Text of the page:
1. IDEAL Industries is in its fifth generation of family business ownership. How were you introduced to the business?
I learned about the business around the dining room table. It was a very organic introduction. My father was CEO, and I heard more about IDEAL than I ever wanted to. I often felt like I was competing for airtime with the business as much as I was competing for airtime with my siblings.
I never thought I would work there. I pursued medicine and then consulted at a Big Five accounting firm. When I had my son, I was going to stay home with him for his first year. That is when my dad asked me to come on board. They were transitioning from the third to fourth generation and wanted help for a few months. Those few months turned into 19 years. My roles have allowed me to remain present with my family while staying in the workforce – it’s worked well for me.
2. You became board chair at IDEAL Industries after your father held that role for 40 years. How did that transition impact your relationship with your dad, the company and the board?
When I took the reins from my dad, it was the first time in a long time that he was not in charge. There is a time that comes to mind after I became chairman where he and I really disagreed, and he struggled with it. In retrospect, it was hard for him because it was one of the earliest moments where it was clear that I was the boss, and he was in a new role. On the other hand, it wasn’t as hard for me to stand up for myself as I had expected.
In terms of the company, when I was vice chair, I took on the responsibility of looking for a new CEO. The important thing was finding someone who would build a strong strategic direction for the company, focus on innovation and organic growth and truly embrace environmental, social and governance (ESG) factors and diversity, equity and inclusion (DEI). The person we hired joined around when I became chairman, and it turned out that being explicit in finding a CEO who would support those initiatives and having me in this role gave a real boost to the DEI program. I’m very involved in the dialogue about getting women into leadership and the company. DEI is a long project, but we are really making progress, and everyone is excited about it.
With the board, a lot has changed in terms of composition. We went from me being the only female director to having three women and three men on the board, and we will likely add another woman and man. Beyond changing the composition, we have done a lot of work to make sure that as we bring in new directors, they are included in the dialogue from the beginning.
3. You founded an organization called The Lodis Forum for women who are board chairs and vice chairs. Why?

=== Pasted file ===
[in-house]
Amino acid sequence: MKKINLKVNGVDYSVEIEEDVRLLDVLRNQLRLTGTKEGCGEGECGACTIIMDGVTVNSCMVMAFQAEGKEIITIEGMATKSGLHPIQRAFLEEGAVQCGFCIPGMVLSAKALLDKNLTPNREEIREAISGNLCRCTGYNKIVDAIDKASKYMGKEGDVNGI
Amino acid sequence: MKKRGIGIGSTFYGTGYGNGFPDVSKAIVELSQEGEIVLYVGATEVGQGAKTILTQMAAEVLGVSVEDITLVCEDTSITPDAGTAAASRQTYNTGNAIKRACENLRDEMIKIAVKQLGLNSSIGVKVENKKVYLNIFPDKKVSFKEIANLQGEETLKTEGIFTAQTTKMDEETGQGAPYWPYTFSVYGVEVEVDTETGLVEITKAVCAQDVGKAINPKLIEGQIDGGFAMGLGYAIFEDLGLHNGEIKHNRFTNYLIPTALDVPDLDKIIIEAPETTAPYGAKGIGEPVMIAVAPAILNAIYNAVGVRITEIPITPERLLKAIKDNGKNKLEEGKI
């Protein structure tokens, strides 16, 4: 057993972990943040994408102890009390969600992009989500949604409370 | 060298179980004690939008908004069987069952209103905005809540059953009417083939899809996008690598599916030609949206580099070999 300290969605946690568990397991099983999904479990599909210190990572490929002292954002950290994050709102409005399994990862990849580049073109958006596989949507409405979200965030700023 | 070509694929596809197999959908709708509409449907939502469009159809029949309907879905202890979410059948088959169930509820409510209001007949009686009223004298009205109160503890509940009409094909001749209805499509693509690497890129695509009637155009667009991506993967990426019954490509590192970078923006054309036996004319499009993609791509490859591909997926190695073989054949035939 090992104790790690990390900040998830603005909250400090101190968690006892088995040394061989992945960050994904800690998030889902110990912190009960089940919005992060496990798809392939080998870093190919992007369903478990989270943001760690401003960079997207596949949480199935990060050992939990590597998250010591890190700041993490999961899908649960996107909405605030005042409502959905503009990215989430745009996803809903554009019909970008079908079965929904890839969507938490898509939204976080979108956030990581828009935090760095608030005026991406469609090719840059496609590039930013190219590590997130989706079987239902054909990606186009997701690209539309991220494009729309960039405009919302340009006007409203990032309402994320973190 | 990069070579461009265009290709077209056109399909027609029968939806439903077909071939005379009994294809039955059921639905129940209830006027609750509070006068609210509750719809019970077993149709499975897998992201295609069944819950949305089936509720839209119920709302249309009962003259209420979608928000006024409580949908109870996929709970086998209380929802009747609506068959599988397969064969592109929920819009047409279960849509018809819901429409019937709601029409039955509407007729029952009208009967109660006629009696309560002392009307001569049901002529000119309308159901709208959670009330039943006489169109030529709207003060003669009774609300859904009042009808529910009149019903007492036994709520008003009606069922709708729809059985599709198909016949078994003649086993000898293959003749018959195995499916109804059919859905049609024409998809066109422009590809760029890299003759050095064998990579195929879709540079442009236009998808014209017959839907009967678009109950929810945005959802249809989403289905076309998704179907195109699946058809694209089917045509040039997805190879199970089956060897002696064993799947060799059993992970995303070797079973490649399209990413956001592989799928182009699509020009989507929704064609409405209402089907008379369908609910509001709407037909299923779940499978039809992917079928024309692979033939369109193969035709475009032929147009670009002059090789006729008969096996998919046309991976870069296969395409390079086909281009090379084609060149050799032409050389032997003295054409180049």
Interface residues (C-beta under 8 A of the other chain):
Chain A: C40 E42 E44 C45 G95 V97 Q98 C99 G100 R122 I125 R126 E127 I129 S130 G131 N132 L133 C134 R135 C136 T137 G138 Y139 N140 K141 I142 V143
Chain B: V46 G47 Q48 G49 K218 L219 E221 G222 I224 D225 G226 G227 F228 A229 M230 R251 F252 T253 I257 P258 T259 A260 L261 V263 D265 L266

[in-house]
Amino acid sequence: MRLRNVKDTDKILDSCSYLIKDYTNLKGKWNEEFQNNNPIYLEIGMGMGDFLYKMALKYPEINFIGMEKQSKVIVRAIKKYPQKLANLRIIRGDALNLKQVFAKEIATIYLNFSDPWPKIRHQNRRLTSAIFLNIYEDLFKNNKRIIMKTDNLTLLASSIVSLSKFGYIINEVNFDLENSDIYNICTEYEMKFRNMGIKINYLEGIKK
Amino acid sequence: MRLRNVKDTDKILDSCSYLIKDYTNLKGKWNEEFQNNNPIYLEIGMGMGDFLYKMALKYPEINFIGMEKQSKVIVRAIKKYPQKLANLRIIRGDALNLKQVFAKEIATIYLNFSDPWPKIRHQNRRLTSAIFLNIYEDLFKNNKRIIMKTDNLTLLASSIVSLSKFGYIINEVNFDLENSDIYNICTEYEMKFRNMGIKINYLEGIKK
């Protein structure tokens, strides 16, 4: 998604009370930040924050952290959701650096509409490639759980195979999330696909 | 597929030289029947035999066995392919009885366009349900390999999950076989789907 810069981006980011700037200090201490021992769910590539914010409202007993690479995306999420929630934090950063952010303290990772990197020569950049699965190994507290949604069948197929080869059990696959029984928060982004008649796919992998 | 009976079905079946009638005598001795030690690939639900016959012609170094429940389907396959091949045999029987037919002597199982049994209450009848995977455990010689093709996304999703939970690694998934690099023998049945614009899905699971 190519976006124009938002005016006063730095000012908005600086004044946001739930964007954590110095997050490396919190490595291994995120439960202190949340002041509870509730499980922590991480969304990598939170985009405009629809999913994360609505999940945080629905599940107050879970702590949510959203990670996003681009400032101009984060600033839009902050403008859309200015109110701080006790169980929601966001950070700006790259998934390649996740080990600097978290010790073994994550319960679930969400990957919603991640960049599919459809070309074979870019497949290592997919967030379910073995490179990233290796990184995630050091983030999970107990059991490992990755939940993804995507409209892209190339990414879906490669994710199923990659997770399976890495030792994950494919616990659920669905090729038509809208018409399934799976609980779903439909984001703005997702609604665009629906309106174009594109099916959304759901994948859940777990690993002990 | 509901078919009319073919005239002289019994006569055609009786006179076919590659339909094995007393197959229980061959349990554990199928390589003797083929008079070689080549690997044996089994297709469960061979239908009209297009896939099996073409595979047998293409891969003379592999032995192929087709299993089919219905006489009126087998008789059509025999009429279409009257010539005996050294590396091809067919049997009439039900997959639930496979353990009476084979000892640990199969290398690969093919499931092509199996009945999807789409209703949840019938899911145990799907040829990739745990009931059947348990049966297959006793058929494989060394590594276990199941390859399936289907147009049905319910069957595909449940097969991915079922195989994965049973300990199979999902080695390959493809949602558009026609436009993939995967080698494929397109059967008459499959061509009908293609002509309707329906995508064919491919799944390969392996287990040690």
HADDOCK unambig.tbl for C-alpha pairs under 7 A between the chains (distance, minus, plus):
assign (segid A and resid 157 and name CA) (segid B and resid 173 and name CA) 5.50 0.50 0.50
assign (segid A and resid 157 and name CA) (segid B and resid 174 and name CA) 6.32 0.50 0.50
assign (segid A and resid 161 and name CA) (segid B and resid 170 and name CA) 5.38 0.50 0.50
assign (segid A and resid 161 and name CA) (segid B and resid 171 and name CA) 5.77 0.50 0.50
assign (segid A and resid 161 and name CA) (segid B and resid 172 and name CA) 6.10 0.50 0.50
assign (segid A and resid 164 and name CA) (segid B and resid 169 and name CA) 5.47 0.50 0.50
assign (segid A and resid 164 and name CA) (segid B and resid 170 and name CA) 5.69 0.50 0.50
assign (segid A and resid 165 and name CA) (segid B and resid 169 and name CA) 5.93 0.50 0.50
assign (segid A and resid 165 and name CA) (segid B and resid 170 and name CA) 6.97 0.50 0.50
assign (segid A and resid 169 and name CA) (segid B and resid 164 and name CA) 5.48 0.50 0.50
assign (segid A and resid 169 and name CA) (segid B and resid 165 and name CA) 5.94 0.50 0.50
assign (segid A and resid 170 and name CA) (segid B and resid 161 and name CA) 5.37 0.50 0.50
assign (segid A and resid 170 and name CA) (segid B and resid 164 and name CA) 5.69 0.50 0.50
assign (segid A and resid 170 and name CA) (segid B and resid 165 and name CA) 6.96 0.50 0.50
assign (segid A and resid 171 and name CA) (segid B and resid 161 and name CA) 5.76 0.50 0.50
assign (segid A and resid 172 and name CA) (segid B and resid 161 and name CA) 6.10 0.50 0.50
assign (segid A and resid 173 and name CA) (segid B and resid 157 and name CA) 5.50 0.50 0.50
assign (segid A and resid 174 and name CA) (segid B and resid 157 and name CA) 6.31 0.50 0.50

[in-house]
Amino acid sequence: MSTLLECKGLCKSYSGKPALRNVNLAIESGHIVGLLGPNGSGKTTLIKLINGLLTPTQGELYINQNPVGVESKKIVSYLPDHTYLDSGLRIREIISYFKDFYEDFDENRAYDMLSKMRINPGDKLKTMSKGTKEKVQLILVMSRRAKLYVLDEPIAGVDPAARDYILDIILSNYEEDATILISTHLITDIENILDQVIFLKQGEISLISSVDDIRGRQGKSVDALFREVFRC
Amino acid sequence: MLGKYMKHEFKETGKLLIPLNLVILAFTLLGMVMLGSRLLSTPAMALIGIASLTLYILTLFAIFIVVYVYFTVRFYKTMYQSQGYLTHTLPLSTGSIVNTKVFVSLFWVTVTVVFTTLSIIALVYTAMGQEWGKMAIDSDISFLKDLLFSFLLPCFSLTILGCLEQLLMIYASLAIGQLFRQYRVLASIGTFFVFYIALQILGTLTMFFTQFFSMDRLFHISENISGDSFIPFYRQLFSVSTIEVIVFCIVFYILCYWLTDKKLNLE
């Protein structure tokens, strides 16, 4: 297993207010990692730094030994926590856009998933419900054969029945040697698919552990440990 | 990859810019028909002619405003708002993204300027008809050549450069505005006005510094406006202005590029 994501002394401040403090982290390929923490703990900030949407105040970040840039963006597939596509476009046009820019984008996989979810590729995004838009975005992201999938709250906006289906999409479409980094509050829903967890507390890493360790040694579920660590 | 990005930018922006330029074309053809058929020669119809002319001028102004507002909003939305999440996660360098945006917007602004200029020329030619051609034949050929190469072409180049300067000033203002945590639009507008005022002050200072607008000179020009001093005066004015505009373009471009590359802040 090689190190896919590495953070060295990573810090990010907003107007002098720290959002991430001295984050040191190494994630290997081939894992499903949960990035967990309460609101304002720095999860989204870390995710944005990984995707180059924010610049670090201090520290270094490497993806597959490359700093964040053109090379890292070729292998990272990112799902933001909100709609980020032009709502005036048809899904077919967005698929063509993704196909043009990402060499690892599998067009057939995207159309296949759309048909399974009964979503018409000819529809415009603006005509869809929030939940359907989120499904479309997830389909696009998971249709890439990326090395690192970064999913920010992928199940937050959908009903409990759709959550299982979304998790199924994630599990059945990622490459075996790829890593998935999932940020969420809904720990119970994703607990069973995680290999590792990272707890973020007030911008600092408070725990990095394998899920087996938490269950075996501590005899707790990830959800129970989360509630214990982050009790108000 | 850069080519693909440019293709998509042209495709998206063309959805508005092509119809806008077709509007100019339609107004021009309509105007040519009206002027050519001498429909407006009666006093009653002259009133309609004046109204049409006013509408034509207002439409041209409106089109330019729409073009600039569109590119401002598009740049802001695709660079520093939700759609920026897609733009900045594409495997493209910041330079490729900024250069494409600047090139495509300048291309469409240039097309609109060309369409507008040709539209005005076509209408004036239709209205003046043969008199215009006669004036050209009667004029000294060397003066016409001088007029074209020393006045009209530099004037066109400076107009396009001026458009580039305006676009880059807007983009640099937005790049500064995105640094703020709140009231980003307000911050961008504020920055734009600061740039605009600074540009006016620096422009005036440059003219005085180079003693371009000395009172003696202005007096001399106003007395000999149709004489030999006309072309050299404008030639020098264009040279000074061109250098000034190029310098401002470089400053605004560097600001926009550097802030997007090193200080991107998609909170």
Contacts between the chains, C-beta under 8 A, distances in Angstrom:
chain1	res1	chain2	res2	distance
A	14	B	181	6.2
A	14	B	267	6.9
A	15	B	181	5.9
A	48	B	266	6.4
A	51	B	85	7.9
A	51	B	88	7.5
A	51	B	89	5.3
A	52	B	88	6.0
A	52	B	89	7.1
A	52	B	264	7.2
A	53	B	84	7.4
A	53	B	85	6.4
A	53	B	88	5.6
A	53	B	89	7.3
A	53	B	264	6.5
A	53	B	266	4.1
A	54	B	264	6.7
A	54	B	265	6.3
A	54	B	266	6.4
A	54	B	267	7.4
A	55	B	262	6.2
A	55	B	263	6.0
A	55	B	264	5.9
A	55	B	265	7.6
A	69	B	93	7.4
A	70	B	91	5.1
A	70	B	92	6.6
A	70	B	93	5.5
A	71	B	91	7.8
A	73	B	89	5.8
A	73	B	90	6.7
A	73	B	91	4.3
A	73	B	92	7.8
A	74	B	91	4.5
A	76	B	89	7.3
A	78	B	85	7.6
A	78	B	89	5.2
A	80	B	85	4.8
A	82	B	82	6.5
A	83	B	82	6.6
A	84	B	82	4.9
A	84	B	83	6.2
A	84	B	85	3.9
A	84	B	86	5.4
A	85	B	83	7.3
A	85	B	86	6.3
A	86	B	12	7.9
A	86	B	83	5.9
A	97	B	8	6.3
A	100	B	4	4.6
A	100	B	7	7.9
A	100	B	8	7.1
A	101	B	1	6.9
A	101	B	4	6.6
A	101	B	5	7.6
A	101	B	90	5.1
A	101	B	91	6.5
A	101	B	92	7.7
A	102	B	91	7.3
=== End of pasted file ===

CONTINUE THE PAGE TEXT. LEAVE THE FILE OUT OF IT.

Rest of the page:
I was named board chair in February 2020 – three weeks before the world shut down due to COVID-19. We are a global business, and it was a very stressful time. I reached out to a few board chairs to talk about some of the problems I was having, and everyone said they had never experienced the issues I was talking about. I realized they were all men, so I decided to reach out to some women board chairs. My original plan was to start a quarterly Zoom call with two or three people. We now have more than 50 women globally.
Our first goal is to make sure that all of our members are great at their jobs. Being a board chair is a lot harder than showing up to a meeting four times a year. There are a lot of complex dynamics that go on. We also want to create a peer network and experience. Women in these board leadership roles are often alone. They don’t know anyone else in that role, let alone another woman in that role. It is nice to learn from one another and focus on creating peer experiences.
4. In your experience, what is the most important skill or characteristic of a leader?
Resilience. You need to have a bottomless well of energy despite all of the pitfalls that befall you. In addition, my rule of thumb for surviving in a family business is having a great sense of humor and a short-term memory. IDEAL is 106 years old. If you were to hold on to everything for 100 years, you wouldn’t be able to function.
5. What advice would you give to your younger self?
Drop that self-doubt! Women find it so difficult to gain access to leadership or the boardroom. A lot is systemic, but some of it is what we do to ourselves. Stop thinking you don’t belong wherever you are and that you don’t deserve that next opportunity. It is one of the most valuable things you can do for yourself.
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